Last week the Town of Tishomingo got its new above-ground sewer pumping station operational, the last in a series of improvements that brings Tishomingo’s sewer treatment infrastructure up to …
Last week the Town of Tishomingo got its new above-ground sewer pumping station operational, the last in a series of improvements that brings Tishomingo’s sewer treatment infrastructure up to date, says Mayor James Tennyson.
This newest piece of the system replaces a pump that was installed 43 years ago. It collects all wastewater in south Tishomingo and pumps it with two 10-horsepower pumps to the gravity system near the middle of Town, where it is then transported to the sewage treatment facility west of town. Total project cost was $169,000 and it was paid for by grants, said Tennyson.
This new pump, one replaced two years ago at the Walker Street pump station, and another one north of town near TBEI brings the system up to date.
“Should be good for another thirty years,” said Tennyson. “And these were paid for by grants.”
You might think new sewer equipment is not that exciting, but people get real excited when this equipment stops working, said Tennyson.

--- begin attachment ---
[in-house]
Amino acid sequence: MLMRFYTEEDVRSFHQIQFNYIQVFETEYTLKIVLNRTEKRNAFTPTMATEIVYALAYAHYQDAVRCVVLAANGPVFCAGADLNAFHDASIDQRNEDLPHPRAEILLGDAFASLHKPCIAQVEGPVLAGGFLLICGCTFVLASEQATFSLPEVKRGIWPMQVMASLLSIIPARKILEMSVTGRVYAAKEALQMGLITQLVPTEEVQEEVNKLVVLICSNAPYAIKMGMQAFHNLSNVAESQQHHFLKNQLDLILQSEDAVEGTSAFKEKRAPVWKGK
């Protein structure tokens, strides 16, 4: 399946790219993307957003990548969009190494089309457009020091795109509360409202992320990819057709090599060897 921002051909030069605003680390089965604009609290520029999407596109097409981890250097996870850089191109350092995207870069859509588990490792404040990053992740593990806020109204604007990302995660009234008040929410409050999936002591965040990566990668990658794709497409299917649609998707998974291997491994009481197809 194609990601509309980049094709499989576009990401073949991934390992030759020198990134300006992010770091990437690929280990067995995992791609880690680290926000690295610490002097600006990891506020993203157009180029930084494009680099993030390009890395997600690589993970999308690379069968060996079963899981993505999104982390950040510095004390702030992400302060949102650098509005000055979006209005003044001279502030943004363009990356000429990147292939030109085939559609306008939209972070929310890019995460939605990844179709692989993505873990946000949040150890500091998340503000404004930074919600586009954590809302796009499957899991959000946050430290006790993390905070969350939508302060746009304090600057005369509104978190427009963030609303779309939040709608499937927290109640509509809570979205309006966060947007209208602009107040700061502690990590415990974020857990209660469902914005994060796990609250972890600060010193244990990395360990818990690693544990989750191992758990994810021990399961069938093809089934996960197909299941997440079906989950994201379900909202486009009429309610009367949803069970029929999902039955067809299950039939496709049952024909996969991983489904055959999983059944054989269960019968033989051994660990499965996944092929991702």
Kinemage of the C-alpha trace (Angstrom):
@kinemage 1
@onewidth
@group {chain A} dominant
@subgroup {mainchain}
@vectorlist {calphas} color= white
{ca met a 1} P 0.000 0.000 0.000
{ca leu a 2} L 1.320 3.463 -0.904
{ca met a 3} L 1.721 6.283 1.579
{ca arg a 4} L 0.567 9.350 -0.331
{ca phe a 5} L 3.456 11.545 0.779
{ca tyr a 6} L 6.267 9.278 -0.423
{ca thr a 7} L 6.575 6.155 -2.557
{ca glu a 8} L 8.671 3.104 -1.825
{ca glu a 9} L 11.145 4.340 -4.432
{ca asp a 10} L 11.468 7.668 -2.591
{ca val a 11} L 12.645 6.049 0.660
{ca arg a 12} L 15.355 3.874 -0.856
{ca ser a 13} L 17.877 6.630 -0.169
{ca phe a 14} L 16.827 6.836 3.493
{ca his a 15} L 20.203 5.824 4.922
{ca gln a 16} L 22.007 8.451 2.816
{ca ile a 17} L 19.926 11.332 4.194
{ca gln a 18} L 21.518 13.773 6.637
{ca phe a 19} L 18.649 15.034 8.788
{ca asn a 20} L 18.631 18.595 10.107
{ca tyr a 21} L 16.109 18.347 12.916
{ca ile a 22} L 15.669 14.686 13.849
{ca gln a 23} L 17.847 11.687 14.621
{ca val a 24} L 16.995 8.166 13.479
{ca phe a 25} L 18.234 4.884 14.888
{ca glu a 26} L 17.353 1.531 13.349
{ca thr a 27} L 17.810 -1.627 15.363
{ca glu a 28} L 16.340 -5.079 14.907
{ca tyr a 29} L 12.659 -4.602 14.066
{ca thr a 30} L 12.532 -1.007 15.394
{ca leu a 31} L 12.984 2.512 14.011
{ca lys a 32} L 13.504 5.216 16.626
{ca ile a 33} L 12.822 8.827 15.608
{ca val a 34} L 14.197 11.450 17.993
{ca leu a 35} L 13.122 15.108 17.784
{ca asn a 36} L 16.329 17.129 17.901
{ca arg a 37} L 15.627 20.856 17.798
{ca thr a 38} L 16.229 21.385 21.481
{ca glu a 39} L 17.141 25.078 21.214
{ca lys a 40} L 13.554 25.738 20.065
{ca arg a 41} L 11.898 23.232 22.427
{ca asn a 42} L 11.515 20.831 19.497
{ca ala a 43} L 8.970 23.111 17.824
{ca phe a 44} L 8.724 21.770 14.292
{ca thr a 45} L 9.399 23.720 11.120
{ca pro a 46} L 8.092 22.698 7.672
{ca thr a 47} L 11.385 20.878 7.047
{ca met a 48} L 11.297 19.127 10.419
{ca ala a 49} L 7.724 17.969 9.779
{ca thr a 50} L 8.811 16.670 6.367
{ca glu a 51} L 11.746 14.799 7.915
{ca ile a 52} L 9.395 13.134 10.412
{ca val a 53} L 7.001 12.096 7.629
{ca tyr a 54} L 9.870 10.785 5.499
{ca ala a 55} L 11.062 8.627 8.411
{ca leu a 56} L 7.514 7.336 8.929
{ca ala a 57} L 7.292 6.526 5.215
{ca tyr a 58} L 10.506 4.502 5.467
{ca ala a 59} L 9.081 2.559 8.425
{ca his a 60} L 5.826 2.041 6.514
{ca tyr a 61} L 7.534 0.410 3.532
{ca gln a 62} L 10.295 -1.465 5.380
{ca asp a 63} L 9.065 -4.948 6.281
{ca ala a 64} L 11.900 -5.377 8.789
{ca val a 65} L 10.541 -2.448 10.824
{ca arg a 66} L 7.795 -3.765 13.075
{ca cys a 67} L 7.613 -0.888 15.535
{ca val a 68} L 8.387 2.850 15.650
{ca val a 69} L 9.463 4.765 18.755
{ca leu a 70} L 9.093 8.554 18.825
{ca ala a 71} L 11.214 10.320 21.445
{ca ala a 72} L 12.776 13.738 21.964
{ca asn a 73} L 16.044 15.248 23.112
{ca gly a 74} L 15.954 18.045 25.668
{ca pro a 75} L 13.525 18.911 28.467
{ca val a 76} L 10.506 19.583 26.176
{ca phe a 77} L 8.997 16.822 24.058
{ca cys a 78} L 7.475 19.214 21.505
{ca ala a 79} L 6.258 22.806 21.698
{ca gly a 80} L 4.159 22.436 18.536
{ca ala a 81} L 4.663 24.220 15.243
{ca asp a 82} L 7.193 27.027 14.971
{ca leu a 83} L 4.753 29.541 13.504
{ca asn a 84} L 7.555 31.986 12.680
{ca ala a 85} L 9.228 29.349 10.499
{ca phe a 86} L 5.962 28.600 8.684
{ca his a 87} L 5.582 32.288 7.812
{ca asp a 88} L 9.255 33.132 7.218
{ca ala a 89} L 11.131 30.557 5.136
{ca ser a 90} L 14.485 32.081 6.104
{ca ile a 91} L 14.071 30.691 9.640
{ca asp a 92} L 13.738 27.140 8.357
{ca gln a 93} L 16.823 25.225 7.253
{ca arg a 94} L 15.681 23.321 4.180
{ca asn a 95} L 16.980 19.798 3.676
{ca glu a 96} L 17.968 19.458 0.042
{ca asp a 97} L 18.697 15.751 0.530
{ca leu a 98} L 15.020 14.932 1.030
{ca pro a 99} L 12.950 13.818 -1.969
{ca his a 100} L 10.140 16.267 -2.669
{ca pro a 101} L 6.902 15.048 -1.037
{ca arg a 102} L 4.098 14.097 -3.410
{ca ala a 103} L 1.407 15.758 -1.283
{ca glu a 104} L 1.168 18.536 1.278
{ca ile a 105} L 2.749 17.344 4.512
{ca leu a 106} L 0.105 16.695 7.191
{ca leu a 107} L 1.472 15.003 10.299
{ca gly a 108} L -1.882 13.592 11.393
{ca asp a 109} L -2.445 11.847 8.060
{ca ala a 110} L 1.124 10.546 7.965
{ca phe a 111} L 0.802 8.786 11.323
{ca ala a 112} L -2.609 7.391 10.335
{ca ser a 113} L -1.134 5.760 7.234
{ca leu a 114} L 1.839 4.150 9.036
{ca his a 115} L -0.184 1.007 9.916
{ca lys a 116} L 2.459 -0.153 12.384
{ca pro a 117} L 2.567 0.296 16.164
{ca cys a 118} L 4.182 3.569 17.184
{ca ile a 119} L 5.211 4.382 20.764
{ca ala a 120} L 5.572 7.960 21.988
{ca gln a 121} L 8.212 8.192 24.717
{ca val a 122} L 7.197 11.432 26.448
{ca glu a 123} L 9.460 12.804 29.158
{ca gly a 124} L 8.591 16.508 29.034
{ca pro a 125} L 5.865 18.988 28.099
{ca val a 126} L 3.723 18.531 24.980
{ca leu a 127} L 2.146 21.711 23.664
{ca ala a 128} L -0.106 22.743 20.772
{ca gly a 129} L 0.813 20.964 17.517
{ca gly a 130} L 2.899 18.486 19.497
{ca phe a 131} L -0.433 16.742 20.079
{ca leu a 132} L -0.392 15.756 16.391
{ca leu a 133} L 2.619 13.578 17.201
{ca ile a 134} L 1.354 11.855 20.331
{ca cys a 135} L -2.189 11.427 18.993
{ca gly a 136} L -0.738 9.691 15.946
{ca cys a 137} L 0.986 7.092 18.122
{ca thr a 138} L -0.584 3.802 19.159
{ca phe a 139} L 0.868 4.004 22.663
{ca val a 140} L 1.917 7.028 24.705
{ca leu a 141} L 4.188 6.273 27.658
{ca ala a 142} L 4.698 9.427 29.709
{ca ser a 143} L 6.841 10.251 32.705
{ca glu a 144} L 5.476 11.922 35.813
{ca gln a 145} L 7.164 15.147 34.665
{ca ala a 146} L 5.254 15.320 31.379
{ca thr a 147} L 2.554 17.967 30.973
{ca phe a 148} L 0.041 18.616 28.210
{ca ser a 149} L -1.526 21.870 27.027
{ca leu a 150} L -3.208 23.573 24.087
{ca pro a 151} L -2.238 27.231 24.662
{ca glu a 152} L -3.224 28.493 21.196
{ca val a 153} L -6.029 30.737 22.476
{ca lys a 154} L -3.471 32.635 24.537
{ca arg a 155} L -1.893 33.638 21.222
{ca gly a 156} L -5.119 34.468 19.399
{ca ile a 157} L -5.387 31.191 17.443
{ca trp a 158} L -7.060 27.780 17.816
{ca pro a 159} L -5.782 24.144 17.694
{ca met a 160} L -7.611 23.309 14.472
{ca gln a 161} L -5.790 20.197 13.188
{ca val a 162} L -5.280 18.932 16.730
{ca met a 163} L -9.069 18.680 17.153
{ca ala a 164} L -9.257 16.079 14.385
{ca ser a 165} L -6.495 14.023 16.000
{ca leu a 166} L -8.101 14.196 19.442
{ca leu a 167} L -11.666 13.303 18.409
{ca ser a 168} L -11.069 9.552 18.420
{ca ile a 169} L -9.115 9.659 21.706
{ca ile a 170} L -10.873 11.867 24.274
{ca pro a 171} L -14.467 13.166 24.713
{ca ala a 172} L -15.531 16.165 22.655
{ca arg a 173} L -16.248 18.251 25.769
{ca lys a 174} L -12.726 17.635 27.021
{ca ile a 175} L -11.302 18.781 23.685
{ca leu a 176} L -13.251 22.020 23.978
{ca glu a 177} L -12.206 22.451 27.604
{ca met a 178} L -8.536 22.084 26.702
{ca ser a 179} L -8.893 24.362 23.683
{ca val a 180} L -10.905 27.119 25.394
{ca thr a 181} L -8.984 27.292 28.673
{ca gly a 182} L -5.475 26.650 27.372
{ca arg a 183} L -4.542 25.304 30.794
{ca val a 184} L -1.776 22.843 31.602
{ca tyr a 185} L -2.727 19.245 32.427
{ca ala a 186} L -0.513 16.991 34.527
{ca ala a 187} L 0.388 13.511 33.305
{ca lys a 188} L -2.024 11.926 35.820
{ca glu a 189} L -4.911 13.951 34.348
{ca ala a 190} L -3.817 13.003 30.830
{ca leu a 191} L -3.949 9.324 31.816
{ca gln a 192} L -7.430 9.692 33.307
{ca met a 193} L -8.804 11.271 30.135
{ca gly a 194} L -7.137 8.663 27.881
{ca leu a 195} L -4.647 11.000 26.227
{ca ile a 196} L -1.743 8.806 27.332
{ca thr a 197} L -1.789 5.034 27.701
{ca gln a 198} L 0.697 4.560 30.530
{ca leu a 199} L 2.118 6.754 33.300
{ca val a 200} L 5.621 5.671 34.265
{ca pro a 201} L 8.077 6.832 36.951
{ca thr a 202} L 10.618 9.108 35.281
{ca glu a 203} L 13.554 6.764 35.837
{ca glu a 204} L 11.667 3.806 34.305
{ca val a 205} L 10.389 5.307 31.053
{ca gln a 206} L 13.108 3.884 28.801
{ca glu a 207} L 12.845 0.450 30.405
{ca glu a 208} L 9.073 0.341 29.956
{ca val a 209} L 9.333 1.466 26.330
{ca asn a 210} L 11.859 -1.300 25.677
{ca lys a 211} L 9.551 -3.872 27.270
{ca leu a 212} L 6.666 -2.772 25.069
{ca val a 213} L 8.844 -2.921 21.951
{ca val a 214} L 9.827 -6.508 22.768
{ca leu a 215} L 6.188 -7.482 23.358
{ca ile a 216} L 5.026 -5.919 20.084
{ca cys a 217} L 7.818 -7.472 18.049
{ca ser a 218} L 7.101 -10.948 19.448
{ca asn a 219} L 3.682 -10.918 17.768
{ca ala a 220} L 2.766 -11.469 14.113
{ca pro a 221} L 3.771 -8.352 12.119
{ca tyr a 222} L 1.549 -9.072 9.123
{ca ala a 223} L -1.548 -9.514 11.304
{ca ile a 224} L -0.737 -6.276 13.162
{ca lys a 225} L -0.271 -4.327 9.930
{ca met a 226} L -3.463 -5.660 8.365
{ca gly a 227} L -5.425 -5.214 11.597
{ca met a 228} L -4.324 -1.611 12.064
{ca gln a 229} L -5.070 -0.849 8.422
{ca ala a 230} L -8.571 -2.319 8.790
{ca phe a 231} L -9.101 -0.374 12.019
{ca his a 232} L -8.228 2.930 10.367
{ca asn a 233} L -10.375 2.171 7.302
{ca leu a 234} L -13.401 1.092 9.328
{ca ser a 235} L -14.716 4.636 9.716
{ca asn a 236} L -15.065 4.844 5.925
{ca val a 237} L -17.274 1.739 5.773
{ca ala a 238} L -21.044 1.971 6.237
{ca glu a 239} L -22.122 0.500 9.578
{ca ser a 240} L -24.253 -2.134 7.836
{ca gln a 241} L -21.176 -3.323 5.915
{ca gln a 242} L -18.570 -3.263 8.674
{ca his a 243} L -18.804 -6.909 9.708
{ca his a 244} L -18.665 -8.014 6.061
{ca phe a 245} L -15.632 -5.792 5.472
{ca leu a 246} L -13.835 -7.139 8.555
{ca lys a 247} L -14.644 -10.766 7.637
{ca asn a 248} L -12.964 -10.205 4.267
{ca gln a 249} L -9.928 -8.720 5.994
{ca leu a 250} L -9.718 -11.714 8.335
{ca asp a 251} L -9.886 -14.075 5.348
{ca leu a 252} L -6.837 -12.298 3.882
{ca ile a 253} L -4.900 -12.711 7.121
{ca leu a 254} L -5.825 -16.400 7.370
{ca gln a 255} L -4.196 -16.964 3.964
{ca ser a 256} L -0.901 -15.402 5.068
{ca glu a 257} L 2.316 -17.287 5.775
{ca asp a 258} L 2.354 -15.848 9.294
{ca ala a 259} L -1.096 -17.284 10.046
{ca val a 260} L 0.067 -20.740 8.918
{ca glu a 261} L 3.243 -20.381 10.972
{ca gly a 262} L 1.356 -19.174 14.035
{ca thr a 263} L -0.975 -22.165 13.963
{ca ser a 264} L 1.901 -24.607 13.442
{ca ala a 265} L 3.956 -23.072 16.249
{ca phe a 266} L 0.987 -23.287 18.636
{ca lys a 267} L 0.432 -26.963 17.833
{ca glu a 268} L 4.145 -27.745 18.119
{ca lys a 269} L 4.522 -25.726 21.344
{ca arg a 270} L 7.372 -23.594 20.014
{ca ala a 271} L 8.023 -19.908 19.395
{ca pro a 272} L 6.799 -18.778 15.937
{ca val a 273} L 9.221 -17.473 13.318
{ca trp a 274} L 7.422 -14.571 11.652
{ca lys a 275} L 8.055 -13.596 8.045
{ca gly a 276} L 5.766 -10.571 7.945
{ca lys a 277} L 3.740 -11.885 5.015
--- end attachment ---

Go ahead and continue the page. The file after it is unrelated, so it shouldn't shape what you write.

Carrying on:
The town is also working on cleaning up above ground, working with local residents on getting dilapidated structures, inoperable vehicles, and abandoned houses cleared away to improve the quality of living for all the folks in town, explained Tennyson.
“Some letters will be going out, asking people to clean up their properties, and if that doesn’t work, they will be invited to a public hearing with the board,” he said. The town can end up cleaning up a property, working through channels allowed by state law, but it’s more expensive, and the cost still is up to the property owner. The town is allowed to attach costs for that kind of work to the tax bill or the property.
The town recently modified its zoning ordinance, strengthen its rules about not allowing new single-wide manufactured housing, and defining “tiny house” rules to ensure quality, permanent dwelling meet certain standards.
“You can park your RV in your driveway, but you can’t live in the RV,” explained Tennyson. And apparently, there are a couple of cases like that in town they are addressing.
Similarly, the town just strengthened its loose dog ordinance, increasing the fines for third and any additional incidents to $1,000 and up to 90 days in jail, similar to what other towns have done.
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